Tuesday, October 26, 2010

Dinosaur bones, African mammal exhibits, and the marginalized of East Africa

by Rev. Stephen Parelli, Executive Director, Other Sheep

“The greatest religious problem today is how to be both a mystic and a militant; in other words how to combine the search for an expansion of inner awareness with effective social action, and how to feel one's true identity in both.” – Ursula K. LeGuin

From the C train to a classy burger joint, and business talk

Rev. John Makokha at
 the Museume of Natural History,
New York City, 2010
see photos
After having spent the morning hours working on Other Sheep at our respective laptops, I met up with Rev. John Makokha, Other Sheep Coordinator for Kenya, and took him to the Museum of Natural History.

First we got a bite to eat at Shake Shack on Columbus Avenue. We had what I would call backyard-grilled hamburgers -- the way we would do it in the suburbs when I was a boy. The place was crowded (I have a feeling it always is, because the hamburgers are the best you'll ever have), so we ordered "take-out" and with the metal tray they provided to carry the food, we made our way across Columbus Avenue and sat on a sidewalk bench along the museum grounds.

And we talked. About Other Sheep Kenya. About family. About raising funds. About the United Methodist Church. About Other Sheep in Asia and Latin America. About grants and the financial history of Other Sheep in the USA. About the staff that was in the making in Nairobi for Other Sheep Kenya. And more.

The vital intersecting of the needs of all the marginalized and LGBT concerns

A school for children in Uganda, 2008,
visited by Steve Parelli and Jose Ortiz
Together, as John and I talked, we found that there was wonderful agreement between us on what Other Sheep should look like, especially in developing countries like those of Africa. Following our visit to the museum, and as we returned together on the subway and discussed this item further, it was evident that my four years of travel in East Africa and Asia had prepared me and seasoned me to understand how the general social needs of a populace often vitally intersect with LGBT concerns. (Part of my lack of insight is due to the complete sheltered life l had lived in evangelical academia in the 70s and especially in the 80s during the whole AIDS crisis, when evangelicalism was generally adverse to positive social action.)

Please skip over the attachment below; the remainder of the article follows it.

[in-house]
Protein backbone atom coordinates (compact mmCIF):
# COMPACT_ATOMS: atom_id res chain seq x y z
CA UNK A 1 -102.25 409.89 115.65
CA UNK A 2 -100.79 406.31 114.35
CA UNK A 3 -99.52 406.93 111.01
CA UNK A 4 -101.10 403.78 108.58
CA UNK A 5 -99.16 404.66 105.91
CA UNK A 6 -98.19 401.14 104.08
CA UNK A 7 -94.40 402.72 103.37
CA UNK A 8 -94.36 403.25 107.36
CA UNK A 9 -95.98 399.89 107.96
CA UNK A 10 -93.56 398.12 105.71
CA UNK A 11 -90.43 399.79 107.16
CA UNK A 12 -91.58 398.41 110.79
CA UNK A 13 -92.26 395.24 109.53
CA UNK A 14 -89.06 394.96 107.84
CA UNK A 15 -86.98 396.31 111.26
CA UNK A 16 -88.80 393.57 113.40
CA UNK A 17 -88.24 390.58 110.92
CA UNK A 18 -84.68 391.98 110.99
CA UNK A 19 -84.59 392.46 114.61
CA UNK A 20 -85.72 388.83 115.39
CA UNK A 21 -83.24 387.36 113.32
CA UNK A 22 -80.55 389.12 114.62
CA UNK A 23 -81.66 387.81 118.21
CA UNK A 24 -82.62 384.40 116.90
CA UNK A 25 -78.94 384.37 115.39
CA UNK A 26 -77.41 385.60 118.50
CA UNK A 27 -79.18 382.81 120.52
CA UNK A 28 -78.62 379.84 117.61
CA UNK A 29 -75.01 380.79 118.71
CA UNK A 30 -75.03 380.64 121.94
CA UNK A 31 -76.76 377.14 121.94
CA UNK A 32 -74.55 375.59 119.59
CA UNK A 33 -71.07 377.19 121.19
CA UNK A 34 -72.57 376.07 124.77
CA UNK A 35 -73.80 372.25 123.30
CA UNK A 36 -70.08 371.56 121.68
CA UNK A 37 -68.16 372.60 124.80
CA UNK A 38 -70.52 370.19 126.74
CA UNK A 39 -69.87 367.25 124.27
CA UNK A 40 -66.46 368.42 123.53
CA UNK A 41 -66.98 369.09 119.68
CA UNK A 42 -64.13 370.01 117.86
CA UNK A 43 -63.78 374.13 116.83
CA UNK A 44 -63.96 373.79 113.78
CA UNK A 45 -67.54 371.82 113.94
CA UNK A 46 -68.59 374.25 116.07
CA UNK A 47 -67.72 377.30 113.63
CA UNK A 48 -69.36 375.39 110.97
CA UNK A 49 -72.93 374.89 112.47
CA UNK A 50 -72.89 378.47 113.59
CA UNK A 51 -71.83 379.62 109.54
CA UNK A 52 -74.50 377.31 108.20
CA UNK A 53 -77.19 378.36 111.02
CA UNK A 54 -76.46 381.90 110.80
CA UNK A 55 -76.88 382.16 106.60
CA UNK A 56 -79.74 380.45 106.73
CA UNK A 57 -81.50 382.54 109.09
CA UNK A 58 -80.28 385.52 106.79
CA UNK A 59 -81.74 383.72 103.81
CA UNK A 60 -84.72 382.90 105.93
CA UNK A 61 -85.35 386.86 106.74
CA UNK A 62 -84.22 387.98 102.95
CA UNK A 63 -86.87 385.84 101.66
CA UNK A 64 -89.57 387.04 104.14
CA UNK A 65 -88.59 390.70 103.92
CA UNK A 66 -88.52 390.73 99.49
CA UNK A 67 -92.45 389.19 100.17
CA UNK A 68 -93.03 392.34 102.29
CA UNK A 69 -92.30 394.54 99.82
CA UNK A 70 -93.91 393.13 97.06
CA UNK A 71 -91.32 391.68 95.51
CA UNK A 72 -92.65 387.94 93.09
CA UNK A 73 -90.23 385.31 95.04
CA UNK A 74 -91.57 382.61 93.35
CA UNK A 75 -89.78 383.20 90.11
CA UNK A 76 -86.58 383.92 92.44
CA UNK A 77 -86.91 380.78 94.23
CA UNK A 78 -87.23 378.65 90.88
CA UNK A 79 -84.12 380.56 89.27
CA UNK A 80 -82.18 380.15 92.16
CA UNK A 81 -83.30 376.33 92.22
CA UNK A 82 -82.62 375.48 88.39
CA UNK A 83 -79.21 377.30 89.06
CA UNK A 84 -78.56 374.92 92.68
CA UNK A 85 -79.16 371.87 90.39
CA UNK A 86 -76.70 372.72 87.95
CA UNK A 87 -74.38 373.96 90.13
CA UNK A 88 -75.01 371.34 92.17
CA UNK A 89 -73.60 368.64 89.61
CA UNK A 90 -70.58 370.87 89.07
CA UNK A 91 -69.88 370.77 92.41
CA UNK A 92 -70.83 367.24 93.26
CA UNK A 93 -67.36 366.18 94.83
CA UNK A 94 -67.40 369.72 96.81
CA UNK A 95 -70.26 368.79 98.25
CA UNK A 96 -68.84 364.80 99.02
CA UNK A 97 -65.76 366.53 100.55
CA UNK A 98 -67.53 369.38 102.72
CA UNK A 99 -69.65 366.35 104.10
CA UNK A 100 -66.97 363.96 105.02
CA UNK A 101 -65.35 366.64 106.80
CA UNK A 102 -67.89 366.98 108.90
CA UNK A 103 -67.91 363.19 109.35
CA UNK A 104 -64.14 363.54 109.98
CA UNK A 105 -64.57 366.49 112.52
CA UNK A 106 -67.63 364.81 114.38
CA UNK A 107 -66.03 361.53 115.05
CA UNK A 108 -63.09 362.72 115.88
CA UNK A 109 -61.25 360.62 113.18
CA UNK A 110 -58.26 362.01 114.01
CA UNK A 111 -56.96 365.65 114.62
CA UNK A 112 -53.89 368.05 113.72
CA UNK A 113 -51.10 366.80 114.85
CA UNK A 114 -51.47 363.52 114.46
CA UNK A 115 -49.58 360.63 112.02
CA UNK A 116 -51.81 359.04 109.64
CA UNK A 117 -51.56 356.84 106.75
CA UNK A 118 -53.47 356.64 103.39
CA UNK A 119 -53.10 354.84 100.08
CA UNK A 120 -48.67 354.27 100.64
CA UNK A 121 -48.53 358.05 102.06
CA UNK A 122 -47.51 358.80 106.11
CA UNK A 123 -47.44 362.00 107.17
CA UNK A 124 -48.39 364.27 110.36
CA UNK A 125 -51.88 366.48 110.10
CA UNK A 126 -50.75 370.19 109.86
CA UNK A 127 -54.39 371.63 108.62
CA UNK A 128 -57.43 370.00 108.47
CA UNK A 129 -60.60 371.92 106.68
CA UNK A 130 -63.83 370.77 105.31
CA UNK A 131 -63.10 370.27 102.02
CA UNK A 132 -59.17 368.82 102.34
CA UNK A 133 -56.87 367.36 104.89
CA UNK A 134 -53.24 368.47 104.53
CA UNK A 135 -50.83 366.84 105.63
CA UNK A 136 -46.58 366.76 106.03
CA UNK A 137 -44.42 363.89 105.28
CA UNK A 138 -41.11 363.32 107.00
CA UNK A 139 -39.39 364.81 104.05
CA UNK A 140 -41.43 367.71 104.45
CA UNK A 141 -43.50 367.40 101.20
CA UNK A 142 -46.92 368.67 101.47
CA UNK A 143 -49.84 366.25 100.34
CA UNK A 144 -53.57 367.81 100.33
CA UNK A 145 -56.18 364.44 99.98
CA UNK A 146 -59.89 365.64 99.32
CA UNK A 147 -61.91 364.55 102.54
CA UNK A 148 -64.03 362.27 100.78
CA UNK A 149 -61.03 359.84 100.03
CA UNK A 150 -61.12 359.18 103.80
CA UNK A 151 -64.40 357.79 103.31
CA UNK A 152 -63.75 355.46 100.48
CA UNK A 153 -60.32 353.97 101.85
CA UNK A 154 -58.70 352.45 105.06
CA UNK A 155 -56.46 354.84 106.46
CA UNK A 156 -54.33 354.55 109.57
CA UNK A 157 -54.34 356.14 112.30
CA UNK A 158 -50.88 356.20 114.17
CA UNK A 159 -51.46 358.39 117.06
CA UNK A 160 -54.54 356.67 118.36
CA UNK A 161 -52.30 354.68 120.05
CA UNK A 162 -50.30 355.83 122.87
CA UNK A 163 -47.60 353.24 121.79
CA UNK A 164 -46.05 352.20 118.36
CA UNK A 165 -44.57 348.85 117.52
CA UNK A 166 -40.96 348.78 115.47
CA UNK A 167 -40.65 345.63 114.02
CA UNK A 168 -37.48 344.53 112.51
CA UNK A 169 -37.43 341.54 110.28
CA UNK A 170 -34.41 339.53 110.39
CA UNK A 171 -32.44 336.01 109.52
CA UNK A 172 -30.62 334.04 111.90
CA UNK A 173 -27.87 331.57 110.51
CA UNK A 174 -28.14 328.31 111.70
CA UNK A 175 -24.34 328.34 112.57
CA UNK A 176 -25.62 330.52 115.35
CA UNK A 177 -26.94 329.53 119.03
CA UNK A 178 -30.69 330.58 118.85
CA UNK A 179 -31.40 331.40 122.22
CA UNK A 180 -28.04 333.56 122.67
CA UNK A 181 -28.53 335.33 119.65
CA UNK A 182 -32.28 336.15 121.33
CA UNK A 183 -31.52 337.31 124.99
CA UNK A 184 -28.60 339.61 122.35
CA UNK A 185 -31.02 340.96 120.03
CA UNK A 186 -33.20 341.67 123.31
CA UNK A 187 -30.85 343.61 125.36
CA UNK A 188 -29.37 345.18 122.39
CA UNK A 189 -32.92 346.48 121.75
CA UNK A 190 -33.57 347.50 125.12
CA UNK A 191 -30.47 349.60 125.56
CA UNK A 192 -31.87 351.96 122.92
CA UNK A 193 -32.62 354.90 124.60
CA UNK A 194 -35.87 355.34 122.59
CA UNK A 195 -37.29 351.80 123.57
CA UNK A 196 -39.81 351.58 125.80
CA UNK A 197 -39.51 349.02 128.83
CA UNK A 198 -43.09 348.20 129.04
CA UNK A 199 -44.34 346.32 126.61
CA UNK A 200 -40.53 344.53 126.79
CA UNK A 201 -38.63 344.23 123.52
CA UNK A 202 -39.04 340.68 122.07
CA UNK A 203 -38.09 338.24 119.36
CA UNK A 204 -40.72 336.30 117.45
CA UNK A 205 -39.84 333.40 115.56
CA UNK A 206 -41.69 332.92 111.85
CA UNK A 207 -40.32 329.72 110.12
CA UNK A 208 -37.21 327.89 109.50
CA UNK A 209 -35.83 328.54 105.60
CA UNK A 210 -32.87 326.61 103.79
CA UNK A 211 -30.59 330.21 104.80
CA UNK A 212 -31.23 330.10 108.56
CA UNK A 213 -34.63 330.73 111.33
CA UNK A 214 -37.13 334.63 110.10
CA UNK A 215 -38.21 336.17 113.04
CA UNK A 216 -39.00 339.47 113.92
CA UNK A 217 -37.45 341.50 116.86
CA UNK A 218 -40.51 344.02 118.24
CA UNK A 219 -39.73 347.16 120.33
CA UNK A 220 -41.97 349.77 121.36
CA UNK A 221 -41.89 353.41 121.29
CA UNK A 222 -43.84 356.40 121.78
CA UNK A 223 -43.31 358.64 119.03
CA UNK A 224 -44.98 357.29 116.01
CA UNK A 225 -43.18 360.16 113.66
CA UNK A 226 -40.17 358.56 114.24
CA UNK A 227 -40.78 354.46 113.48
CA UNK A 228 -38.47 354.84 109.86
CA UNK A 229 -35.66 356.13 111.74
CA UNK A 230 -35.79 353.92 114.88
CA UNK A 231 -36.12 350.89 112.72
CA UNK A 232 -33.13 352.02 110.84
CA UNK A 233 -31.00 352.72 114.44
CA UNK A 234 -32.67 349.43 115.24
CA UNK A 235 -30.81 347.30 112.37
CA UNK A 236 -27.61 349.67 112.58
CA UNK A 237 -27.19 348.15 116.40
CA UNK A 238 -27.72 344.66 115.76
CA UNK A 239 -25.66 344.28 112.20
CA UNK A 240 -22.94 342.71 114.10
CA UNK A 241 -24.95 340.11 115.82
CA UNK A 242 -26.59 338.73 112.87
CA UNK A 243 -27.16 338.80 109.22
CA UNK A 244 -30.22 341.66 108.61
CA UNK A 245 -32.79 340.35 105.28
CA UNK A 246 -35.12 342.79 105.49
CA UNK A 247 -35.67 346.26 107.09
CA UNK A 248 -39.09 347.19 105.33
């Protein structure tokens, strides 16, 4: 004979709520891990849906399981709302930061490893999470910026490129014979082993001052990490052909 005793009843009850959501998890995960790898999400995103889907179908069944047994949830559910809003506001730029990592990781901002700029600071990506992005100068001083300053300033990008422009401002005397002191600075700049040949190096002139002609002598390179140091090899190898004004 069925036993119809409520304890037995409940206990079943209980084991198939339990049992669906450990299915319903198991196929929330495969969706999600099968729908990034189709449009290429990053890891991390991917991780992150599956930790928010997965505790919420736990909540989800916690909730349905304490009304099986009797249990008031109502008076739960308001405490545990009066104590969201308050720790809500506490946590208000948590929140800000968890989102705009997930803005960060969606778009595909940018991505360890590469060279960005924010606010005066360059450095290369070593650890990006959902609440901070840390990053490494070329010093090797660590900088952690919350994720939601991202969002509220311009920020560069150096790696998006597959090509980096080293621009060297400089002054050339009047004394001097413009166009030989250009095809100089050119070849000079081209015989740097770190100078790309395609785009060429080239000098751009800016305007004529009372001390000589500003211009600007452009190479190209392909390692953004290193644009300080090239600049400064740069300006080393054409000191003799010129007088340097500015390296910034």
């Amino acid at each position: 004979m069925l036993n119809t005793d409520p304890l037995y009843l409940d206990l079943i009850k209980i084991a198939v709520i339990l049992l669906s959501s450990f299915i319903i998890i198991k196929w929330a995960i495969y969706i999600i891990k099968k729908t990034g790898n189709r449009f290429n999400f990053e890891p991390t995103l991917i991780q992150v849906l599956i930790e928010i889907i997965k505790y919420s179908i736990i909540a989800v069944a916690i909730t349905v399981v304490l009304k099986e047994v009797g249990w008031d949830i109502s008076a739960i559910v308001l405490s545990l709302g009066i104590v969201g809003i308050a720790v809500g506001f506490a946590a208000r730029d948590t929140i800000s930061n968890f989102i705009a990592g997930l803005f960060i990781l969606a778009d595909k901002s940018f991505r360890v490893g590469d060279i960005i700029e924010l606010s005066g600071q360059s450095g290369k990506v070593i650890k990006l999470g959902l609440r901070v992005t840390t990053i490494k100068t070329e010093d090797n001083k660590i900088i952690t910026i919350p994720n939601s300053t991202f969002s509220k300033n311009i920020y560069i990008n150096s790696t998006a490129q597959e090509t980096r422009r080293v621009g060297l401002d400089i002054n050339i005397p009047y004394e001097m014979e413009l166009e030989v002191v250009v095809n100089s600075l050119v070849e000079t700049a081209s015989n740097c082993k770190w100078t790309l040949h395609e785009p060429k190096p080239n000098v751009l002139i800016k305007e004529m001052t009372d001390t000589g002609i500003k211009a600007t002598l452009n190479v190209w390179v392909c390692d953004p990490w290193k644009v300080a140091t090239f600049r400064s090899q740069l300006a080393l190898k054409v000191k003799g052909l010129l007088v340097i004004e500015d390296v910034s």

A gay Christian’s activism is radically inclusive of all the marginalized

The Obunga slums, Kisumu, Kenya, 2008.
I remember our very first summer in Kenya, 2007. The poverty I witnessed in parts of Nairobi was impossible to describe, and the horrified feelings it left me with were insurmountable. One had to block the memory of what he or she saw in order to espcate the terror of the vivid images. Some of the LGBT community of Nairobi discussed then that whatever pro-LGBT actions gay Christians may take, that gay Christians must be actively engaged in the work of social justice for all marginalized people, not just for the gay community, but for the poor, the orphaned, those infected and affected by HIV-AIDS, the rights of women, and others.

What legitimizes an LGBT organization in the United States? And, is it the same in other regions of the world?

Children in the Obunga
slums, Kisumu, Kenya, 2008